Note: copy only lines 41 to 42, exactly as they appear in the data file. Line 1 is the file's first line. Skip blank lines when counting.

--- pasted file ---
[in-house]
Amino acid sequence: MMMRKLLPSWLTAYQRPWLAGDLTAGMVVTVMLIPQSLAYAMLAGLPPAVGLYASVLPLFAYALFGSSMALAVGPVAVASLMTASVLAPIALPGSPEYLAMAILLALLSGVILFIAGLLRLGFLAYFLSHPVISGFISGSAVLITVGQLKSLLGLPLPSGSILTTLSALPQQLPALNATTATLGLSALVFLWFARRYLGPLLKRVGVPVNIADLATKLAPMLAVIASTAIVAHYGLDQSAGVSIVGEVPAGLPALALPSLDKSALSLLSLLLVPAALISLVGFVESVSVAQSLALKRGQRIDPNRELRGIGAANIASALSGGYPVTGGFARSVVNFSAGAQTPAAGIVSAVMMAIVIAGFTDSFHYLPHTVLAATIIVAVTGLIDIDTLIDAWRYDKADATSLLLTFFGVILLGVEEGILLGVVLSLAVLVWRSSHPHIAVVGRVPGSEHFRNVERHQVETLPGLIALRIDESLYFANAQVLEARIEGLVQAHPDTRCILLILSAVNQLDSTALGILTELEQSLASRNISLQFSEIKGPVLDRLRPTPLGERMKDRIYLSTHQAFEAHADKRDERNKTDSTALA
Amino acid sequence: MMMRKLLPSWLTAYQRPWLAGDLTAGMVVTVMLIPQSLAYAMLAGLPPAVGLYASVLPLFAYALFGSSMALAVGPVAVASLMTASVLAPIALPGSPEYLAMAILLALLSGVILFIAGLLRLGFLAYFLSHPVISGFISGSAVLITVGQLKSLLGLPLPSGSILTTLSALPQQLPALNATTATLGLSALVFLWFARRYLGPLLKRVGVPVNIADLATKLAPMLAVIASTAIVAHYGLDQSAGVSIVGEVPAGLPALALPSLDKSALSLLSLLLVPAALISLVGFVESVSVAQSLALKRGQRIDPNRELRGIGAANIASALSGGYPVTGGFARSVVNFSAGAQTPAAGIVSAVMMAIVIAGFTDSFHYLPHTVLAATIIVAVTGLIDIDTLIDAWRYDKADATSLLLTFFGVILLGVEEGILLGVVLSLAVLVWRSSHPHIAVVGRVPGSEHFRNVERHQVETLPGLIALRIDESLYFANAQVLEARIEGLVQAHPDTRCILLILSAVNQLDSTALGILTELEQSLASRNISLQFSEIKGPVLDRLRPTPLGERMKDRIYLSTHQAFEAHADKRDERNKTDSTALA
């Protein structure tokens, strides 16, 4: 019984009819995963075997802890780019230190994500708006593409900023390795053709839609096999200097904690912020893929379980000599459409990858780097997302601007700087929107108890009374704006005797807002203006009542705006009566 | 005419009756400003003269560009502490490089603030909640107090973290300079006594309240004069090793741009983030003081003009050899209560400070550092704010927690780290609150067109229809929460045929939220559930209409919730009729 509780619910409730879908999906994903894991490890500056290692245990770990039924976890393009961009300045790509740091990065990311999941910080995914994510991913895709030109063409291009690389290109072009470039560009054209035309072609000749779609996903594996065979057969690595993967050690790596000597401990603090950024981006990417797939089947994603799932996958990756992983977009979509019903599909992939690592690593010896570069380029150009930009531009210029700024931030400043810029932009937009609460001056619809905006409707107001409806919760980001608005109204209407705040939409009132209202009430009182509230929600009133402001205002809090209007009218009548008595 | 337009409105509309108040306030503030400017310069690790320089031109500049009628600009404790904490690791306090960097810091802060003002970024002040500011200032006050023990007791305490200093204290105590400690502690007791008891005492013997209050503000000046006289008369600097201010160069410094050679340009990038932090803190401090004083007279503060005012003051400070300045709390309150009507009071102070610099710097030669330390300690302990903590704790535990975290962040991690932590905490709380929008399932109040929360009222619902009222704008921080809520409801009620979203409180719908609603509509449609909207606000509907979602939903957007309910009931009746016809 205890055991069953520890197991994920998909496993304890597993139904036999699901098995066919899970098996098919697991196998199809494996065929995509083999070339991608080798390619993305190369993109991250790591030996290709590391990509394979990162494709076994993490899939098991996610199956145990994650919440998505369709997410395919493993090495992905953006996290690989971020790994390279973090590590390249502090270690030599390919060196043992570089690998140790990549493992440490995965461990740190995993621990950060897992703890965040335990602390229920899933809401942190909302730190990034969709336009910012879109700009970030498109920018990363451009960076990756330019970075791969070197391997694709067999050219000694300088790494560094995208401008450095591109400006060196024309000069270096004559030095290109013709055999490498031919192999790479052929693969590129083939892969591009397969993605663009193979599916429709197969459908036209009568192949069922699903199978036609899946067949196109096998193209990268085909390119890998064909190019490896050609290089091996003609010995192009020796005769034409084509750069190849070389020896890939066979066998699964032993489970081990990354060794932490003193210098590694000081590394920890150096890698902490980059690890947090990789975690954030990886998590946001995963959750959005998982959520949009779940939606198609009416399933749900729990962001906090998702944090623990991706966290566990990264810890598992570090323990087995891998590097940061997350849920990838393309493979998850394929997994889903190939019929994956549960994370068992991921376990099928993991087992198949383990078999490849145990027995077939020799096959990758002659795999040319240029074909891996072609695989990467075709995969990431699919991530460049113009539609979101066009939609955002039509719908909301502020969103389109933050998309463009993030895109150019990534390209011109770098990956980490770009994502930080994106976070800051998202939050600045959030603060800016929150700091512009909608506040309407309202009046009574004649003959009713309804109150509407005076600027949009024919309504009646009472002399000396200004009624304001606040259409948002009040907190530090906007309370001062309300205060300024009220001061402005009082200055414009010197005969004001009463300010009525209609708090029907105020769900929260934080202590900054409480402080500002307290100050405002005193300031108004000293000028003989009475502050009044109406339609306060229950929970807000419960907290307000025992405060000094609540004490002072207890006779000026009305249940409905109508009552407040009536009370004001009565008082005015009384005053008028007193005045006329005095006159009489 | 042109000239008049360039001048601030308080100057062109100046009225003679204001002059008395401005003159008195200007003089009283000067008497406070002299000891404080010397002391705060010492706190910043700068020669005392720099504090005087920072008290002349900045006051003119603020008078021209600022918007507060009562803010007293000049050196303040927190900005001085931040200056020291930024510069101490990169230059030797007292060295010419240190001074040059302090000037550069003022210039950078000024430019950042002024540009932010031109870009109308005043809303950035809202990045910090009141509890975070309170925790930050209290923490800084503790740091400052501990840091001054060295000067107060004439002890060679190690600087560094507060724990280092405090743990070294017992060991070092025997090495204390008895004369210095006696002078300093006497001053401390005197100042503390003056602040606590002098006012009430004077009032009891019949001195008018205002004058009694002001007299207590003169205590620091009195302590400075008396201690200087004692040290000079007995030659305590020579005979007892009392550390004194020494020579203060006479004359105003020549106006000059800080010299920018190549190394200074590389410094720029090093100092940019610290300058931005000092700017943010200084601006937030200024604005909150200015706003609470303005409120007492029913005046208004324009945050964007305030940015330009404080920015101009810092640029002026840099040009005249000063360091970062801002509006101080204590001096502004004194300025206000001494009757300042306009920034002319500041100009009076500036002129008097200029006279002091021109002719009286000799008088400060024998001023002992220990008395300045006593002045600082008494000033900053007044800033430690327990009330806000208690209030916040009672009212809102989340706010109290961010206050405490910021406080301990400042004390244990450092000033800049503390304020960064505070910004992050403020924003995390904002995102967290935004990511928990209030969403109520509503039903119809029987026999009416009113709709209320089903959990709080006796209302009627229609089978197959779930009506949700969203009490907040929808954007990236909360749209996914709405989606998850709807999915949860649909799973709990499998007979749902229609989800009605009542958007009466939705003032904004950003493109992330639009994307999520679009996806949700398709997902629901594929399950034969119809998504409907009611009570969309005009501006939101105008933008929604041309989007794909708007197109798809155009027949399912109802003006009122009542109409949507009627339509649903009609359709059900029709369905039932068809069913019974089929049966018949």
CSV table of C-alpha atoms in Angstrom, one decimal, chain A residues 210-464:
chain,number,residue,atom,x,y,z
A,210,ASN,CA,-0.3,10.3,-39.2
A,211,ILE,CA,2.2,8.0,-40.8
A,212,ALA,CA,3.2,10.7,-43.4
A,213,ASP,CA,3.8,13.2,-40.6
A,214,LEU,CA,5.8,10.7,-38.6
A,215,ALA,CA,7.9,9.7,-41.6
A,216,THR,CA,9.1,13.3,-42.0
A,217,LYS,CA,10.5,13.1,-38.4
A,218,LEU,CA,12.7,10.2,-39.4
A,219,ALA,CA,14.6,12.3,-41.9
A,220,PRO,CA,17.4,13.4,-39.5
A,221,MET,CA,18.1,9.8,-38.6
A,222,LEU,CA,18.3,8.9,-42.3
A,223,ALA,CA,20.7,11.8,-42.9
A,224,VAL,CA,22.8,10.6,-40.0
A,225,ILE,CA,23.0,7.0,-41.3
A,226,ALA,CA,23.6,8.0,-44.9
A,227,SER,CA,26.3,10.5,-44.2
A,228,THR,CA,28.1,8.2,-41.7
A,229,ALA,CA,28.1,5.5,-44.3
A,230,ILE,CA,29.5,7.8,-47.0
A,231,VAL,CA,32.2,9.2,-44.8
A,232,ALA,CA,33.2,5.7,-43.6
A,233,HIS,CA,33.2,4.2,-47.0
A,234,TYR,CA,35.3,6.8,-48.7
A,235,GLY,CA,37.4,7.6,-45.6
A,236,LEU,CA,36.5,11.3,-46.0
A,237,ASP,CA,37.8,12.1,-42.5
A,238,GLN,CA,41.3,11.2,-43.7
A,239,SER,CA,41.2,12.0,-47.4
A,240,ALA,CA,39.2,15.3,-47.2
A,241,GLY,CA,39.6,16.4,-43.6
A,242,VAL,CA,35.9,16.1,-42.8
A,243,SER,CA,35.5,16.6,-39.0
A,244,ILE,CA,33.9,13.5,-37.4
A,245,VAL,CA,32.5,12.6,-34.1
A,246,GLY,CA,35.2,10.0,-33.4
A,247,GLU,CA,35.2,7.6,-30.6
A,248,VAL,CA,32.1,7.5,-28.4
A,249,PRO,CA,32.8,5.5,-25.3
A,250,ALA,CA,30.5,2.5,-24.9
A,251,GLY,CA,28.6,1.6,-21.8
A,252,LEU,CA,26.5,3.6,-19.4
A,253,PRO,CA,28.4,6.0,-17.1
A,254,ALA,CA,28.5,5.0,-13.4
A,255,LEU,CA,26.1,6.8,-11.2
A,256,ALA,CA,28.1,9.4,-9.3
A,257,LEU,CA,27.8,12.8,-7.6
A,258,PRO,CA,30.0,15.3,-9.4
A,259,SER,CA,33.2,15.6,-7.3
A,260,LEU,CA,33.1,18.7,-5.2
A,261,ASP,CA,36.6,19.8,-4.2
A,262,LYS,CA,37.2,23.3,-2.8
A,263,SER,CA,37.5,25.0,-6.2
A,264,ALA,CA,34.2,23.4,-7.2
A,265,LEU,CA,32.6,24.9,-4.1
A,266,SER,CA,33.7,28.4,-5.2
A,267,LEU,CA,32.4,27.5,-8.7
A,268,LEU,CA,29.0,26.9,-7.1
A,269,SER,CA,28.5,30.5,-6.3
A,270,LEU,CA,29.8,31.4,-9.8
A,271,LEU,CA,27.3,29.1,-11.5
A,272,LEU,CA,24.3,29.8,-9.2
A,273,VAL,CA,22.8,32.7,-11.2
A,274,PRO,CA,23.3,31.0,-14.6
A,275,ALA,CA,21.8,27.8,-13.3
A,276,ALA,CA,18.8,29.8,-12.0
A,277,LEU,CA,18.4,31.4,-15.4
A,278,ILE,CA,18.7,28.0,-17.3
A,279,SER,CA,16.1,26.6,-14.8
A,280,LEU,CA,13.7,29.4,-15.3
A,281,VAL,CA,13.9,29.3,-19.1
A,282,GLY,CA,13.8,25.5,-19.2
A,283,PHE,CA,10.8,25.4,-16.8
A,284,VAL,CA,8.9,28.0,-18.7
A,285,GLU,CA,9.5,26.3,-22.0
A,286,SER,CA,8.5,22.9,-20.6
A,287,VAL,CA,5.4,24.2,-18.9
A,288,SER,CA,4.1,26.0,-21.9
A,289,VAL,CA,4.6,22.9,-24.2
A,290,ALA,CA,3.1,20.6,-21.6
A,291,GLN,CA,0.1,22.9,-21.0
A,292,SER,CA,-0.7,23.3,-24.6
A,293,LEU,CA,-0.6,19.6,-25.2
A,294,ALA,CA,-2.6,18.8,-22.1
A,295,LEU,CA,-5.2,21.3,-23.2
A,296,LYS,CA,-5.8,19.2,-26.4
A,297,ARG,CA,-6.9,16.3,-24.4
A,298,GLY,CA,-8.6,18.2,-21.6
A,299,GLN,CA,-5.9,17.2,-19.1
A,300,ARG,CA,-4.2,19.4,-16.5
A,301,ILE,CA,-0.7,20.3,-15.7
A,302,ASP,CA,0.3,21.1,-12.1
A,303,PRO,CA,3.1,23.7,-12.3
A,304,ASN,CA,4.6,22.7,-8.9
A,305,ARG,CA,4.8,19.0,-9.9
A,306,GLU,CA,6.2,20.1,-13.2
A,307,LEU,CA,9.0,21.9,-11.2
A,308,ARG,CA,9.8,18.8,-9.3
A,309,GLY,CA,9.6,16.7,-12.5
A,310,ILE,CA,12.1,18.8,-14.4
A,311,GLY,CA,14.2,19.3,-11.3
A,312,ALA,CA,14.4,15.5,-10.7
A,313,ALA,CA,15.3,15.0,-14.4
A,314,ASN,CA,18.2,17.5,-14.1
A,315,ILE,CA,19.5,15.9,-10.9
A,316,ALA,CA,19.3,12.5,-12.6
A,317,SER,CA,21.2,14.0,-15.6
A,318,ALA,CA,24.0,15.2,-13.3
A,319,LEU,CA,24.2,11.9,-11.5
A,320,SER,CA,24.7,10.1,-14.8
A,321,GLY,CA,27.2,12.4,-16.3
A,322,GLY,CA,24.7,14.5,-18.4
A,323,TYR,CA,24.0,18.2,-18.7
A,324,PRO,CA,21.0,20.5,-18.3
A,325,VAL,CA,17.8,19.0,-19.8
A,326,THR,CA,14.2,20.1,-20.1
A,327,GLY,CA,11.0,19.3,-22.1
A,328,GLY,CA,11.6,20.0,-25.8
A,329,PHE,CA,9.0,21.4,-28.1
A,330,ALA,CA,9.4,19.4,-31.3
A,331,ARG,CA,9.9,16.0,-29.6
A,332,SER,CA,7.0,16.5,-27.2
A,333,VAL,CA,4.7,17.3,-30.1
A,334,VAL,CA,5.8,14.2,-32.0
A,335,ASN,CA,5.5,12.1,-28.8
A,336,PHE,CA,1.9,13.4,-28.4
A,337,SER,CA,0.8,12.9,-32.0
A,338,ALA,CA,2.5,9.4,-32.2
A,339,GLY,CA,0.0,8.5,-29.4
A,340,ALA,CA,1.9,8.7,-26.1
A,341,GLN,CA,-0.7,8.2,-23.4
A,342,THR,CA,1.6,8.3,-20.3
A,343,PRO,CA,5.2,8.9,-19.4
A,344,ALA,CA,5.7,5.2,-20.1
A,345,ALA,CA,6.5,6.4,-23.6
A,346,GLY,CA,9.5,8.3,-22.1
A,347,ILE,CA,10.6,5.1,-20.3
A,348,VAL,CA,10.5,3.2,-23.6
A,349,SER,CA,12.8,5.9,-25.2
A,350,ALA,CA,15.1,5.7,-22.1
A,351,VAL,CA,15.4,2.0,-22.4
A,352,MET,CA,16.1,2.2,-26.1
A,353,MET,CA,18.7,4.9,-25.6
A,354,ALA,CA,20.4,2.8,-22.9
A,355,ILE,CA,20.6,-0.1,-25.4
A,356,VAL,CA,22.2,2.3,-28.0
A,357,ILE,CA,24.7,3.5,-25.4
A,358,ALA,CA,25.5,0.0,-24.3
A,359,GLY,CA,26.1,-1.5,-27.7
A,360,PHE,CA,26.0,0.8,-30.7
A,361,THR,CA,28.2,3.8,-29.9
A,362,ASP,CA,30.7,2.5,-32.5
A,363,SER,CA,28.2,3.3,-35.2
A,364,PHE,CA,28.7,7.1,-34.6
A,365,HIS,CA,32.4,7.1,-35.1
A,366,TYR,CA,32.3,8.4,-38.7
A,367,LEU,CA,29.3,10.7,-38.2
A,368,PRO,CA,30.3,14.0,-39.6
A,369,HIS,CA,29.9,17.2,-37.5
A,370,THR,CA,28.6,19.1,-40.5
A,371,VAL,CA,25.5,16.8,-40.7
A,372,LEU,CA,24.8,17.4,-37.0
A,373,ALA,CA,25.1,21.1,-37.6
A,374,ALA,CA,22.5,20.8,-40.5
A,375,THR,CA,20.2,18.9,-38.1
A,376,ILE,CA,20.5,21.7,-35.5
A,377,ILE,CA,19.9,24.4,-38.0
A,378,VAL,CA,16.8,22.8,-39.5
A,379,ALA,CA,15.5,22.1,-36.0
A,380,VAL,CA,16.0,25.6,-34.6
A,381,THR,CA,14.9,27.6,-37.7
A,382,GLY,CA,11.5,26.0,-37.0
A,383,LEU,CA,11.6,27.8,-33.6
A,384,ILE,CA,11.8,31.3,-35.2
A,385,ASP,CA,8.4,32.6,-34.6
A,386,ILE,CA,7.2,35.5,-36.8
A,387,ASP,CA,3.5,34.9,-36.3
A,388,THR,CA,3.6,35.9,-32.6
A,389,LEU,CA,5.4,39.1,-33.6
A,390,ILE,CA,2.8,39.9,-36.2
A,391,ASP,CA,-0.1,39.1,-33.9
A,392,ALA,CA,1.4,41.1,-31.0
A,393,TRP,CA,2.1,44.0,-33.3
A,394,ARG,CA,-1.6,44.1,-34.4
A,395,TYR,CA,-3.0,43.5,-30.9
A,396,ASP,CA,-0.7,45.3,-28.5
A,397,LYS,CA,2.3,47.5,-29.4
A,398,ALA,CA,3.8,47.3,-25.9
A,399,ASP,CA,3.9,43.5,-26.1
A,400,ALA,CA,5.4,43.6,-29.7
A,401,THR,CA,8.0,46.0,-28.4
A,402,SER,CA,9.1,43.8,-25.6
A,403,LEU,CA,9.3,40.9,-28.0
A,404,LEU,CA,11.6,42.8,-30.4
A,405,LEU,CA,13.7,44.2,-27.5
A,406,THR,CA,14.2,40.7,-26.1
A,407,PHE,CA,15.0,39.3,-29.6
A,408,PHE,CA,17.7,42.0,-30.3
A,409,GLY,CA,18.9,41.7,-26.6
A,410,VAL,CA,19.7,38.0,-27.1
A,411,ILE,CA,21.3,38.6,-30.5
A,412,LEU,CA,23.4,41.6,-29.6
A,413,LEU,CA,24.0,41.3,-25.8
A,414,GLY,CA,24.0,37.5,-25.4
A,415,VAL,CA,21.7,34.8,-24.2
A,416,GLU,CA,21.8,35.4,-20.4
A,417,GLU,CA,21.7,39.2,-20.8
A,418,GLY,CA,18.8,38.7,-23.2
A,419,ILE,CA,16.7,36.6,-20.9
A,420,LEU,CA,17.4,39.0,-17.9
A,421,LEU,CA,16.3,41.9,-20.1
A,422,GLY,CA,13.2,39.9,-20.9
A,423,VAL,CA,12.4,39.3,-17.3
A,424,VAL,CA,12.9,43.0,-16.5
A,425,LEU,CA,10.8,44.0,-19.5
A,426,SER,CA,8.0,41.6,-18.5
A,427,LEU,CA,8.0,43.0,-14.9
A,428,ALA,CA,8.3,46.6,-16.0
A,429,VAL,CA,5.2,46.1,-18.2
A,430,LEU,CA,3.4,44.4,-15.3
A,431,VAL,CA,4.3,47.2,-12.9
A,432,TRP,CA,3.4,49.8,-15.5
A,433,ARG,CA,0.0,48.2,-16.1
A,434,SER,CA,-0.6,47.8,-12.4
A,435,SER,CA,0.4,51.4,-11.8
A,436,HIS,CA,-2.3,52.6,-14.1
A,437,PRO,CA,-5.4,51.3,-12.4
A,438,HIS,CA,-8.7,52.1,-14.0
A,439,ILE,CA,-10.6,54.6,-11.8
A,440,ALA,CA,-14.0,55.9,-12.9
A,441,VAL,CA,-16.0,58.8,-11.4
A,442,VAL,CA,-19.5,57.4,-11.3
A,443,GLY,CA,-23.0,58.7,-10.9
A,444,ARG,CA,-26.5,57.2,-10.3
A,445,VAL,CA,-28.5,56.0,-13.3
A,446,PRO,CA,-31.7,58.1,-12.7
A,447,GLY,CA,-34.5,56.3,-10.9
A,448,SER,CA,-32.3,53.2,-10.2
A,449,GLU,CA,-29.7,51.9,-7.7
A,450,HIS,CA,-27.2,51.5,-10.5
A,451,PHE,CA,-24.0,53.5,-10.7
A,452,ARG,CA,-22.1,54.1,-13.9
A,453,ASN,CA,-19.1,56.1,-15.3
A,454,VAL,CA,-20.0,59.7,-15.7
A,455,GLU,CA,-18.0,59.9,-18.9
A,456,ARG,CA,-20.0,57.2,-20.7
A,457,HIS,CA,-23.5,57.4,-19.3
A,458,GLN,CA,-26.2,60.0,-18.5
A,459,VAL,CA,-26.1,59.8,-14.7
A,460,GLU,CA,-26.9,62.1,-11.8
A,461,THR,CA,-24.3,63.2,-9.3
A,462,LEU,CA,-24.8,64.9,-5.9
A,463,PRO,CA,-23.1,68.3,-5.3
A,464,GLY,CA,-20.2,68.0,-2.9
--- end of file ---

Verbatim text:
A,244,ILE,CA,33.9,13.5,-37.4
A,245,VAL,CA,32.5,12.6,-34.1